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Do you know their changes ? If you do not, do not say that you want a stimulus to read. Each of them is a study in itself; they are studies that will amuse you, that will instruct you, and that will elevate you.

ADMIRATION AND ASPIRATION. It is a good thing to believe; it is a good thing to admire. By continually looking upwards our minds will themselves grow npwards, and as a man, by indulging in habits of scorn and contempt for others, is sure to descend to the level of what he despises, so the opposite habits of admiration and enthusiastic reverence for excellence impart to ourselves a portion of the qualities we admire. Here, as in everything else, humility is the surest path to exaltation.-Dr. Arnold.

THE PAVEMENT OF LONDON. The pavement of London is one of the greatest marvels of our time. It covers nearly 3000 acres, two-thirds whereof consists of what may be called mosaic work, done in plain style, and the other third of smooth flagging. Such a series of works far transcends in quantity, as it excels in quality, the Appian way, which was the wonder of ancient Roine, and which would cut but a poor figure as contrasted with one of our commonest streets. The ancient consular way was but fifteen feet wide in the main, and was filled in with blocks of all shapes and sizes, jointed together, and planed only on the surface—the length of its devious course, from south to north of Italy, was under 300 miles. The paved streets of London number over 5000, and exceed 2000 miles in length !

THE GREAT PYRAMID. The original dimensions of the Great Pyramid, near Gizeh, were 764 square feet at the base, and 408 feet of perpendicular height; covering 43 acres, 1 rood, 22 perches of ground. It consumed 89,028,000 cubic feet of stone; and Mr. Tite adds, that it could not now be built for less than 30 millions sterling !

CONTINUOUS STUDY NECESSARY. It is no more possible for an idle man to keep together a certain stock of knowledge than it is possible to keep together a stock of Ice exposed to the meridian sun. Every day destroys a fact, a relation, or an influence; and the only method of preserving the bulk and value of the pile is by constantly adding to it.---Sydney Smith.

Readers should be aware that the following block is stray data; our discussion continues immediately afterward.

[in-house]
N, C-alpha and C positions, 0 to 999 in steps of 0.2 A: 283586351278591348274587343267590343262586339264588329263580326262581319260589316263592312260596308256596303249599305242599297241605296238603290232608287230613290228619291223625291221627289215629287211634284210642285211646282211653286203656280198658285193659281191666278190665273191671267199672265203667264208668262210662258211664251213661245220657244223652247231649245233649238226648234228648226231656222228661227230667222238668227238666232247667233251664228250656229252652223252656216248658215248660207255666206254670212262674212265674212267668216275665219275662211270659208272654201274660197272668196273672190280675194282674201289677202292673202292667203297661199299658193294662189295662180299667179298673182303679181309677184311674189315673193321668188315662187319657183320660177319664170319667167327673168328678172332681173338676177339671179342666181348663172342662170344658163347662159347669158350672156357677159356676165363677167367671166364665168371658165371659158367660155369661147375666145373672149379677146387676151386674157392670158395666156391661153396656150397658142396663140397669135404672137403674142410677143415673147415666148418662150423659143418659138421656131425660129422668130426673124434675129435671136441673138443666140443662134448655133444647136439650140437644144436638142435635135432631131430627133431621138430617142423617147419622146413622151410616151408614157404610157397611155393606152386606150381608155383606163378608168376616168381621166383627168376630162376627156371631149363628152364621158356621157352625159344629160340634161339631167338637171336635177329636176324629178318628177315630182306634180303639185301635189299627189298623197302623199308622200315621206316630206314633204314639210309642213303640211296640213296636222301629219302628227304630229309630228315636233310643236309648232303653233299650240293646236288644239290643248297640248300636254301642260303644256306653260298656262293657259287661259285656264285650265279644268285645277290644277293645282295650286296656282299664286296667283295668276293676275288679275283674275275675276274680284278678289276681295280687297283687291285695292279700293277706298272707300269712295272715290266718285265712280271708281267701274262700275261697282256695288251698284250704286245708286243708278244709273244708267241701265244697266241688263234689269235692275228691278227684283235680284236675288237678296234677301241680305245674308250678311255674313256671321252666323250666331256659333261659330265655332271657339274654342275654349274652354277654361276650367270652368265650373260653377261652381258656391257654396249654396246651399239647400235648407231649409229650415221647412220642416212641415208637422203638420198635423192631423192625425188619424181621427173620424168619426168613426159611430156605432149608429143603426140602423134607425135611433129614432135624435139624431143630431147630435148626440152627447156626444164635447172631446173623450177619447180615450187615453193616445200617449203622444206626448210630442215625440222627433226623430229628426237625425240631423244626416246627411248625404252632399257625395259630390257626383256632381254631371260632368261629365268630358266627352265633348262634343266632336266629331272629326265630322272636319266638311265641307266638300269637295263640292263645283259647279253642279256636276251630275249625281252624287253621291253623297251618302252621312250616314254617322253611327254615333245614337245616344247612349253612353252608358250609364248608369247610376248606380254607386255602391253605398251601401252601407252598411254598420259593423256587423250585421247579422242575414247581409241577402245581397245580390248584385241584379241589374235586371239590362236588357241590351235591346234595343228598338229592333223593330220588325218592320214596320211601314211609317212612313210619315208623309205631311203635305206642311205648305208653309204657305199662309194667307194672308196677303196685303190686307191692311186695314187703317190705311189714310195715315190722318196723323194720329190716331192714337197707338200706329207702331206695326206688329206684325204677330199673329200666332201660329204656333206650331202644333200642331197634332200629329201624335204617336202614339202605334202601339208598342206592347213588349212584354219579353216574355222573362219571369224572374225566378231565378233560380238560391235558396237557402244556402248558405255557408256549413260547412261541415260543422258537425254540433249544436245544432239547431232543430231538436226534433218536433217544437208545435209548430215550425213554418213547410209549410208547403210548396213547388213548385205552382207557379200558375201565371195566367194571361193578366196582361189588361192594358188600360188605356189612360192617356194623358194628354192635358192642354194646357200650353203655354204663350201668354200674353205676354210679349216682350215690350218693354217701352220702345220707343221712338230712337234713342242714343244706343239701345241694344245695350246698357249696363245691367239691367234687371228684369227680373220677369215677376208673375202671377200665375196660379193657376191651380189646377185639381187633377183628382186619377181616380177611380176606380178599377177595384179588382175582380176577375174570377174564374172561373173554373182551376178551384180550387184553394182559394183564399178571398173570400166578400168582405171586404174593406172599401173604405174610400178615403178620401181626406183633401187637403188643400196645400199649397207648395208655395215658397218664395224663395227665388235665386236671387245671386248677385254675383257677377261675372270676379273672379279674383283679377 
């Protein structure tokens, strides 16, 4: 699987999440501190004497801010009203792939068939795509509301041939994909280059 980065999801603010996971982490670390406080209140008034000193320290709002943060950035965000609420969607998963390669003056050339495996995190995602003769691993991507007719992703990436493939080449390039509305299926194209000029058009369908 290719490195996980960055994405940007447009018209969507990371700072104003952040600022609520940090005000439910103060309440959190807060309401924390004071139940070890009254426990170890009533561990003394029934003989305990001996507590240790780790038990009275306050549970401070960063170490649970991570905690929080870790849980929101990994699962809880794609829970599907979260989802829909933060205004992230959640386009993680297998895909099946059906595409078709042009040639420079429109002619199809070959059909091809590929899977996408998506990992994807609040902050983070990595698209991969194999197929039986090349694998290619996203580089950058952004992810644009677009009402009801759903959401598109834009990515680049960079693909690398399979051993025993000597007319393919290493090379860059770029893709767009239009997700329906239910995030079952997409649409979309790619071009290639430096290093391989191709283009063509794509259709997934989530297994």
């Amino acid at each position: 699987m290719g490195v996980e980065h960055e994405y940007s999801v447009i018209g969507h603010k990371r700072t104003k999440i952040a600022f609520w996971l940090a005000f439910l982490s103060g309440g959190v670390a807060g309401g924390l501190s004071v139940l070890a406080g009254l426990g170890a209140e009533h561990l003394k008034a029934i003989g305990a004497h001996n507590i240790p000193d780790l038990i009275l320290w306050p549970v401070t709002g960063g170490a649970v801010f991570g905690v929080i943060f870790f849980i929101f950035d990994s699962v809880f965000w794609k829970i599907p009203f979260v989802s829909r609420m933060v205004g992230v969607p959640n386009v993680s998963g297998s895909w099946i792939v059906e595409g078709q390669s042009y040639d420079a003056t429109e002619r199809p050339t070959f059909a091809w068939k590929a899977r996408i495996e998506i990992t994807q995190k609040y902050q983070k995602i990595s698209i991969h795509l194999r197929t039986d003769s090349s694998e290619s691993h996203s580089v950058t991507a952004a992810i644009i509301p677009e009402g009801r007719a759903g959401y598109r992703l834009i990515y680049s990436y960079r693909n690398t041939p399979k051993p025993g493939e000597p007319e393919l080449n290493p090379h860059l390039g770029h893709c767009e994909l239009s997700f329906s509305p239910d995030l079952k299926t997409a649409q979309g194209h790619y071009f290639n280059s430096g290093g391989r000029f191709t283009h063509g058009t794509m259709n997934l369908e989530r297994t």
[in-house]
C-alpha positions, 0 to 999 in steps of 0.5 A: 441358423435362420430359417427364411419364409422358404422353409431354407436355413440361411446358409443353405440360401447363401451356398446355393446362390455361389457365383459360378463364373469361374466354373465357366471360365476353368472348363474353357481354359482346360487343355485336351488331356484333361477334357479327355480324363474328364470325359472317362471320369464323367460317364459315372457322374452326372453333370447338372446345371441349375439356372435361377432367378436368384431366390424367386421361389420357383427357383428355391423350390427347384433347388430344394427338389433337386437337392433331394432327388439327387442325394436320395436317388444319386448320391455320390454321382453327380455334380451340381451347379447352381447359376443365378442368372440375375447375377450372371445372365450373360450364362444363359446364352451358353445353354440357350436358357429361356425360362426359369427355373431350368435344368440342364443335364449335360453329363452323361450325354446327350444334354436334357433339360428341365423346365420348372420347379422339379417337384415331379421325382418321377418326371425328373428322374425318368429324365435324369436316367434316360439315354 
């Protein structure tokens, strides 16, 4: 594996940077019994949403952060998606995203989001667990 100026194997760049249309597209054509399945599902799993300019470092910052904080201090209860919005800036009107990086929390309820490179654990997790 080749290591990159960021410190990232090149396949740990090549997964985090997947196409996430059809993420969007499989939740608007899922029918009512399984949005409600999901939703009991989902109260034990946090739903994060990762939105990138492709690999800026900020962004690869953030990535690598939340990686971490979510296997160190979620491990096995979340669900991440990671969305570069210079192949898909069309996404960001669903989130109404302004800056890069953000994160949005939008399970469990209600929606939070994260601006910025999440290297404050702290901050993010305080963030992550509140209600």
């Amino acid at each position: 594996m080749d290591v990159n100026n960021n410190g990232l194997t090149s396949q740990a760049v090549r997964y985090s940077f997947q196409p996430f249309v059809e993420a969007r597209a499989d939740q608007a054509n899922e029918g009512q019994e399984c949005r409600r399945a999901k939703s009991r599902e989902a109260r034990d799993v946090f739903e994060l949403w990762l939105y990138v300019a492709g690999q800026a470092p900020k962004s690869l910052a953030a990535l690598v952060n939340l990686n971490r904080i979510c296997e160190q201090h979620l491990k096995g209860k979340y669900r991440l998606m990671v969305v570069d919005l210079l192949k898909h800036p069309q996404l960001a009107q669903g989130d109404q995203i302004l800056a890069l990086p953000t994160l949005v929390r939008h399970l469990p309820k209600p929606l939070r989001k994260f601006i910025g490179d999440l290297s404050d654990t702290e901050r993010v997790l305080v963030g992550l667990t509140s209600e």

THE FIRESIDE. It is within the bosom of their own families that men appear as they really are. The mask must drop from the countenance at the fireside. There all formality is thrown away, and all studied attitude forgotten, as too cumbrous and oppressive for such a scene. So convinced was that shrewd and sagacious observer, John Newton, of this, that when he heard a friend, on one occasion, praising the character of another very highly, and appealing to him for his assent, he replied, “I should like to see the man at ! his own fireside.” And if, even at your own fireside, your conduct prove in a great degree the reflection and the confirmation of your counsels, who can calculate the amount of beneficent moral influence that you may be privileged to shed around you! Far better this quiet sunshine, this dropping of the gentle dew of a holy life, in which every new day is just a new lesson in goodness, than exciting dramatic scenes got up in a household, as if to carry the individual's conversion by storm. Look at that Cornelius, and behold the reward and the fruit of his piety i in "the devout soldier that waited on him continually." And we ourselves have received the testimony of servants in this very city, that the Sabbath-evening instructions of a master first impressed their minds with the supreme importance of religion, and that the earnestness of a mas' ter's family prayers, illustrated by his "holy conversation coupled with fear,” won them over effectually and for ever from the world to God.